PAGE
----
6. Mary, as say, this is a mindful postand one that I can relate to as others here are doing. What struck me was how fortunate for you that your dad is still alive for you to work issues out with yourself and see things through a different lens, which he benefits from as well. (“Only after getting some distance on these opinions and refusing to take part in the discussions aimed at criticising..”). I don’t know what it is about divorce but it seems to set in motion ‘blame’; talking behind other’s backs, basically in the long run, it is character assassination, self-serving and something that while I’ve been on the receiving end of it, I’m not proud to say that in trying to justify my own thought processes, it is often at the cost of someone else’s. I don’t know how you keep coming up with such inspiration for your site….it’s nothing short of a gift for those here on the forum.
    Sandy P in snowflakey Ontario, Canada

  7. Looking back, my mom and dad seemed happy and I knew they loved each other. But dad was not real involved with our lives. Not like I was with my children. I couldn’t understand this for a long time. Then one day I was enlightend. He was in the Korean War and World War 2. He saw many dreadful things that he didn’t talk about. But he was fighting his demons…and doing the best he could to raise three girls in the wake. I now realize that our parents did the best they could with the knowledge they had at the time. I’m guessing most parents fall into this catagory, including myself!

  8. Mary – This is such a beautiful post. To be able to appreciate new facets of our parents’ personalities as we (and they) age is truly a blessing. I was struck by your statement that we may “rigidly hold ideas in place that are no longer true…or maybe never were”. My sister was labeled “clumsy” as a child and even called herself that into adulthood. At some point, I realized I had never seen her do anything warranting that label and asked my parents why they called her clumsy. When she was a toddler, she knocked over a glass that was sitting on the floor and spilled water. This only happened a couple of times but my father developed a habit of always reaching for his glass when she walked past him. That was all it took. Even as 54 and 55 year olds, I’m still reminding my sister that she’s not clumsy!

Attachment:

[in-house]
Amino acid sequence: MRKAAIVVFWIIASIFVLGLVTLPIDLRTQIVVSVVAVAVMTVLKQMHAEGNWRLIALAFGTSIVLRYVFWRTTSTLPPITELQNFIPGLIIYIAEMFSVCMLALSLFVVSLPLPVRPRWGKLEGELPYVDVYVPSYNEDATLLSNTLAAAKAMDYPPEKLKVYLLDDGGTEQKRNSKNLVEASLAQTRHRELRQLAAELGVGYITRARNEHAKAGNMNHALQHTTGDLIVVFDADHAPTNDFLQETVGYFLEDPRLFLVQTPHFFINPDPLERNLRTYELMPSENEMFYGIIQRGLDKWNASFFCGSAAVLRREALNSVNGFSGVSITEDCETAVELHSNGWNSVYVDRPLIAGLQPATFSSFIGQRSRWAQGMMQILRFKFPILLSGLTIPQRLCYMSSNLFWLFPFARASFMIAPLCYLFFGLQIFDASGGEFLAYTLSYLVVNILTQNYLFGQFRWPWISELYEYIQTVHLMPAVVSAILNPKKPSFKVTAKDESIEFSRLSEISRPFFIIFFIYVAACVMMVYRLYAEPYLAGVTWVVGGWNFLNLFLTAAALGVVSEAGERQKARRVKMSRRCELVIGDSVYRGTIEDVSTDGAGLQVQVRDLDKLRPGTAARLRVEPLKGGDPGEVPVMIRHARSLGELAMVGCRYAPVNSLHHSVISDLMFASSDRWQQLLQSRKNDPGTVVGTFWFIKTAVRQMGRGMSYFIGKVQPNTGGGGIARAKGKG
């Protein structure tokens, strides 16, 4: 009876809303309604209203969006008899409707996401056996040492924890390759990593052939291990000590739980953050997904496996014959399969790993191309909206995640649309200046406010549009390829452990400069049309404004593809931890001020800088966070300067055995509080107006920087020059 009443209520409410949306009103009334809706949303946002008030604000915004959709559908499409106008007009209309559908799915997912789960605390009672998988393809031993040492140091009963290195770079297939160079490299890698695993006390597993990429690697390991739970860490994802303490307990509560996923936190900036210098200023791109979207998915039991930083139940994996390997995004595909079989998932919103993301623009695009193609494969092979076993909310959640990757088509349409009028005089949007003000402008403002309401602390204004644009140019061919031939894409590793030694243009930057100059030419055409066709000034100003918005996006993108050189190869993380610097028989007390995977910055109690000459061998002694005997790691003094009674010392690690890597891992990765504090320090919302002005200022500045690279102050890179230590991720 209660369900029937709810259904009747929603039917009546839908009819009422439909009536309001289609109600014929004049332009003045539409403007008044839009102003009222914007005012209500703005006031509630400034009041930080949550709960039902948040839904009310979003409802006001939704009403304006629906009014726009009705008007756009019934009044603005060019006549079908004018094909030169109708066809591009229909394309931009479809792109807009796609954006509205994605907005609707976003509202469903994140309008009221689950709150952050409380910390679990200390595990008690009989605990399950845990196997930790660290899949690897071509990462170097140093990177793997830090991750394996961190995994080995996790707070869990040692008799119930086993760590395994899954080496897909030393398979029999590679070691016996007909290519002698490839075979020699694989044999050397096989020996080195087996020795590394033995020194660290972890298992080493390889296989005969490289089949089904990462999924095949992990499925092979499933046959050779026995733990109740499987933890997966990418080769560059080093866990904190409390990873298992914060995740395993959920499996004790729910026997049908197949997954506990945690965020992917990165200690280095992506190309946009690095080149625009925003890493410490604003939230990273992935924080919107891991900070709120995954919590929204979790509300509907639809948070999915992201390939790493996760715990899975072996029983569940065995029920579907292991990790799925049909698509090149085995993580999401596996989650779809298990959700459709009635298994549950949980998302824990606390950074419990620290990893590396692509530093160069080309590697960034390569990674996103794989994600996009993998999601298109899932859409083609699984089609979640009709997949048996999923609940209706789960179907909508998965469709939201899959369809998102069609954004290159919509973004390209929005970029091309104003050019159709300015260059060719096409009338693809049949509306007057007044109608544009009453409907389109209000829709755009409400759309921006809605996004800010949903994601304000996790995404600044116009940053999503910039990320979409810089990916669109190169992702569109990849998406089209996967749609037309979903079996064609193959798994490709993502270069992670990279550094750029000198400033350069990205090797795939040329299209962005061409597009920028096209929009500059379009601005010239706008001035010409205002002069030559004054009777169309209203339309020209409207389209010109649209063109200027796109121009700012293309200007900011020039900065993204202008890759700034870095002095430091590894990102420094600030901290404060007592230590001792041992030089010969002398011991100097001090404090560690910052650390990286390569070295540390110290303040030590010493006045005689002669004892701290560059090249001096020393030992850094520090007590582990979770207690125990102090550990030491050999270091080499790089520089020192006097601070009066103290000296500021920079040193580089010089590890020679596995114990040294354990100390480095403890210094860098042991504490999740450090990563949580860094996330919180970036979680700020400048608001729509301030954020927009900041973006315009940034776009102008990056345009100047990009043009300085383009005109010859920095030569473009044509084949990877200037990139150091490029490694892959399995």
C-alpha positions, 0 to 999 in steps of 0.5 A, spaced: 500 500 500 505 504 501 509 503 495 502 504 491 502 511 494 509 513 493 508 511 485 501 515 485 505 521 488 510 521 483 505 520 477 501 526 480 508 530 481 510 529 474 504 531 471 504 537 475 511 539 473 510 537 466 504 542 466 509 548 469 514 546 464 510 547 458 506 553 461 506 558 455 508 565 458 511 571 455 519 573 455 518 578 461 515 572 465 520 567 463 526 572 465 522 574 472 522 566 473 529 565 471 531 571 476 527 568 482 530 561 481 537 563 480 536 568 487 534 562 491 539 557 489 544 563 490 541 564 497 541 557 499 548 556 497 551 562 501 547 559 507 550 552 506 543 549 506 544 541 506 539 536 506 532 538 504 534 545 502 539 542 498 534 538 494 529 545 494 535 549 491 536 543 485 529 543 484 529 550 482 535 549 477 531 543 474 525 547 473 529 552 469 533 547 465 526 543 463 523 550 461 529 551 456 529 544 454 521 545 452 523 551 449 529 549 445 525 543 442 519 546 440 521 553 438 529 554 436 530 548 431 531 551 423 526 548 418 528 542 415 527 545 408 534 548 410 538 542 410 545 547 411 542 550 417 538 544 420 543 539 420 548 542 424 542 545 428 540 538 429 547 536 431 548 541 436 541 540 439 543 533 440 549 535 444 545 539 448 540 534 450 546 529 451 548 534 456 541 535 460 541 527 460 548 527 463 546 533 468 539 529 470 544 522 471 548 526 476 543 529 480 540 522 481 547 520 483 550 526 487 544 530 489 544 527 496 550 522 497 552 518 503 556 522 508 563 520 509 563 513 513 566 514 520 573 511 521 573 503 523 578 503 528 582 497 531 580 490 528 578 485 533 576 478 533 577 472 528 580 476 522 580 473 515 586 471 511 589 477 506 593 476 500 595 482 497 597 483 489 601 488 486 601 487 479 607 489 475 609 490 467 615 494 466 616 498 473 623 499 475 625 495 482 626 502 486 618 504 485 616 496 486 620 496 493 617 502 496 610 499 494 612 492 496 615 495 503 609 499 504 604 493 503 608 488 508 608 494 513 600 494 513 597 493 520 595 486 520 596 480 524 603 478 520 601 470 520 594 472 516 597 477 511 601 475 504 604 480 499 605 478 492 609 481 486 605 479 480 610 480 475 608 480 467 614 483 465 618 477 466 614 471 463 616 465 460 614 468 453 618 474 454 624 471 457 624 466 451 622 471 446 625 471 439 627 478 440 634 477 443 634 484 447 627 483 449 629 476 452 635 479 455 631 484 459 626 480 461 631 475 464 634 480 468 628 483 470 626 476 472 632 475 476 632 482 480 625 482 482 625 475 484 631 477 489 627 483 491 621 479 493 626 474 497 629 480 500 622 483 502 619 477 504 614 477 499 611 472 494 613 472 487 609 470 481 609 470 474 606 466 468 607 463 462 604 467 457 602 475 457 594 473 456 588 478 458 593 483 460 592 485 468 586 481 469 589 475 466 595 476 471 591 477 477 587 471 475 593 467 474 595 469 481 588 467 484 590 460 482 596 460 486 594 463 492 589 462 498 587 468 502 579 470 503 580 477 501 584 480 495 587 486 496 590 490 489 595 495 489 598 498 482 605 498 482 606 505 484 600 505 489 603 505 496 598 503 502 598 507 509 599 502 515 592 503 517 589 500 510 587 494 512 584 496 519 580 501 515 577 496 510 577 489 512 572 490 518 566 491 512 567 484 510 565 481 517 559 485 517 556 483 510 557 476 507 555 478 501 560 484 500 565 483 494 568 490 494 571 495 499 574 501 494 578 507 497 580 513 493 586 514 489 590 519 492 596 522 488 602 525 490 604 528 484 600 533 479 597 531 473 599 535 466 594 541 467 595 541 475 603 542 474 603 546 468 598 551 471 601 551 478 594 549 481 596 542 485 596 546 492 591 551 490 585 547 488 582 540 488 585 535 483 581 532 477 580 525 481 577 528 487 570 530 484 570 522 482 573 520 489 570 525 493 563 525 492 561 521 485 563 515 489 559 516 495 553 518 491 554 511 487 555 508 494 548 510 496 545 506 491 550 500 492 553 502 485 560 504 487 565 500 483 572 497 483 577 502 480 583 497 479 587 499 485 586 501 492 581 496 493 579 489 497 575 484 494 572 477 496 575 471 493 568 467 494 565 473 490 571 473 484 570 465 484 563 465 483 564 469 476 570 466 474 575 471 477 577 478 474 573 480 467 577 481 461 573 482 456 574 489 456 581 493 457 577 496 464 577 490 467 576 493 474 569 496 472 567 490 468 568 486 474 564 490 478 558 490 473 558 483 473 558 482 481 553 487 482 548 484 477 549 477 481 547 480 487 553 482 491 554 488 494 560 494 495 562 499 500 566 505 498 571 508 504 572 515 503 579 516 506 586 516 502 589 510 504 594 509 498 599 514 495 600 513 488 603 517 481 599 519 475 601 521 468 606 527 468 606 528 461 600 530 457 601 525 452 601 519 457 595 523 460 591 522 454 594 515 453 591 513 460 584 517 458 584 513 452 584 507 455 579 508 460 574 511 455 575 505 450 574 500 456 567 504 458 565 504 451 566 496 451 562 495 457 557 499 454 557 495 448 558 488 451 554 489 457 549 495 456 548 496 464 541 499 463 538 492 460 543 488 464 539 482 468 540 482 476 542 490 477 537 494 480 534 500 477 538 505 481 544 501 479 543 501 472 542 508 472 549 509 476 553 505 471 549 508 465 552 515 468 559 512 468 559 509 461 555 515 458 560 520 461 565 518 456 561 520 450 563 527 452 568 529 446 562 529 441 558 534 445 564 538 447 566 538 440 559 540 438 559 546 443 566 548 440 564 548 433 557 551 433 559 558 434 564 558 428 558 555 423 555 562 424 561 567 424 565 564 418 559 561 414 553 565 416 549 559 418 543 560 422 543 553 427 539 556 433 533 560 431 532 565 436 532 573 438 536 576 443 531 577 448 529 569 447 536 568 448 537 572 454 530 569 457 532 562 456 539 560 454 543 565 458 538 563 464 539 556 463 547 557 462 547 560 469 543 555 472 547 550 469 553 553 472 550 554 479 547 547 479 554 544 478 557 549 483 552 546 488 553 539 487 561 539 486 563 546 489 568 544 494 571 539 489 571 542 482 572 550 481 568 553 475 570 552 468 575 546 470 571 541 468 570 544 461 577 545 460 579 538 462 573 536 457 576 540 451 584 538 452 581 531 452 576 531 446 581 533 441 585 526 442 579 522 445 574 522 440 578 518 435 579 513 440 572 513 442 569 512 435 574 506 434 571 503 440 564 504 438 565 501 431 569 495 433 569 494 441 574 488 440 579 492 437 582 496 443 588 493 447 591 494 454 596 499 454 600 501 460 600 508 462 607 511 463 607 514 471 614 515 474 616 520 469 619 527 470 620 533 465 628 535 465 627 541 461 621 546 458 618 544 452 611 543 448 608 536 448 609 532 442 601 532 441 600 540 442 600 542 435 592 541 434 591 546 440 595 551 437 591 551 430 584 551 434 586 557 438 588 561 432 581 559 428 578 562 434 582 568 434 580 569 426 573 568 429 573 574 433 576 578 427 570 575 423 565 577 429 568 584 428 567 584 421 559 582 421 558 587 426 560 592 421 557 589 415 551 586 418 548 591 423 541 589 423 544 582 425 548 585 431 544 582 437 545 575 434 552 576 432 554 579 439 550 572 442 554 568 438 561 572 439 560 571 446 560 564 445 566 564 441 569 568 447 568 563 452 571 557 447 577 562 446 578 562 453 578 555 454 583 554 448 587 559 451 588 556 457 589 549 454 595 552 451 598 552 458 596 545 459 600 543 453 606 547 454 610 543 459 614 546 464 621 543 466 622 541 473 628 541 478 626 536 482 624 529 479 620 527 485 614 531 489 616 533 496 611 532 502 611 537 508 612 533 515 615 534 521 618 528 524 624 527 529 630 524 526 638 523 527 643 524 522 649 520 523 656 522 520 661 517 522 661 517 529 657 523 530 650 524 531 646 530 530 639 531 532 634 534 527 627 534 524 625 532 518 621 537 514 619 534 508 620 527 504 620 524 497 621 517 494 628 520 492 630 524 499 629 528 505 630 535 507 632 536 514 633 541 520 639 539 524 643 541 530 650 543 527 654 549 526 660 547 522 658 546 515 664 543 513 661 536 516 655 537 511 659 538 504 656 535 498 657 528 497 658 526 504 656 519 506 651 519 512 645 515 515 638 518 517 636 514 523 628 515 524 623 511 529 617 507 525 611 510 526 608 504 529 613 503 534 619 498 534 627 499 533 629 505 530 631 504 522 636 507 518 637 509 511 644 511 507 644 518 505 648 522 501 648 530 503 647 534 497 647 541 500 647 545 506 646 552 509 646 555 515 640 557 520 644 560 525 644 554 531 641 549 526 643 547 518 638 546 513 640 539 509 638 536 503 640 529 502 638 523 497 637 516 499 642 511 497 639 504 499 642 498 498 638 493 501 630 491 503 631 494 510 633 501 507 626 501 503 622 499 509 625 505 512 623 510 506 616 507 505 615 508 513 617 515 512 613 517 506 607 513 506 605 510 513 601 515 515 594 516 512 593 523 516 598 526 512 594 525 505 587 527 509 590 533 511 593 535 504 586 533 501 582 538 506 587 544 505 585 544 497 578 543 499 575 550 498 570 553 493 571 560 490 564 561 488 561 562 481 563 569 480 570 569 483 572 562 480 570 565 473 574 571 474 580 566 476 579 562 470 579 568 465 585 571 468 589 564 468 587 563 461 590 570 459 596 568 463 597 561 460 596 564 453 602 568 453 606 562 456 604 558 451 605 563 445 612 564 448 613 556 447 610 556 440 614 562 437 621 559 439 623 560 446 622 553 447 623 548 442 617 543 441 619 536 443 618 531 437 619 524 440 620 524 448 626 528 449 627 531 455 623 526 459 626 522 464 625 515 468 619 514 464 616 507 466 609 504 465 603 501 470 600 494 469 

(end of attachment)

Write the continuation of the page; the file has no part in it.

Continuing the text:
9. A lovely story and a moving photo, Mary. Thanks.

    And, good news: my fiance, Brad, has been discharged from the hospital and is resting comfortably at home. ***Thank you so much*** to all of my Flock friends for your prayers and good energy sent his way! I know you helped us a great deal. 🙂

  10. I love the idea that seeing happenings and situations in new ways is an option that is always available to us, no matter how much time has elapsed. These comments resonated with me. My father, who had five daughters, was often at odds with my mother. We seemed to always take her side, blindly at times. I now see my dad as a WWII vet who kept everything deep inside and who suffered alone. We girls really weren’t there for him. I wish I could have one last conversation with him. Since that cannot be, I am looking with new eyes at what happened when I was growing up.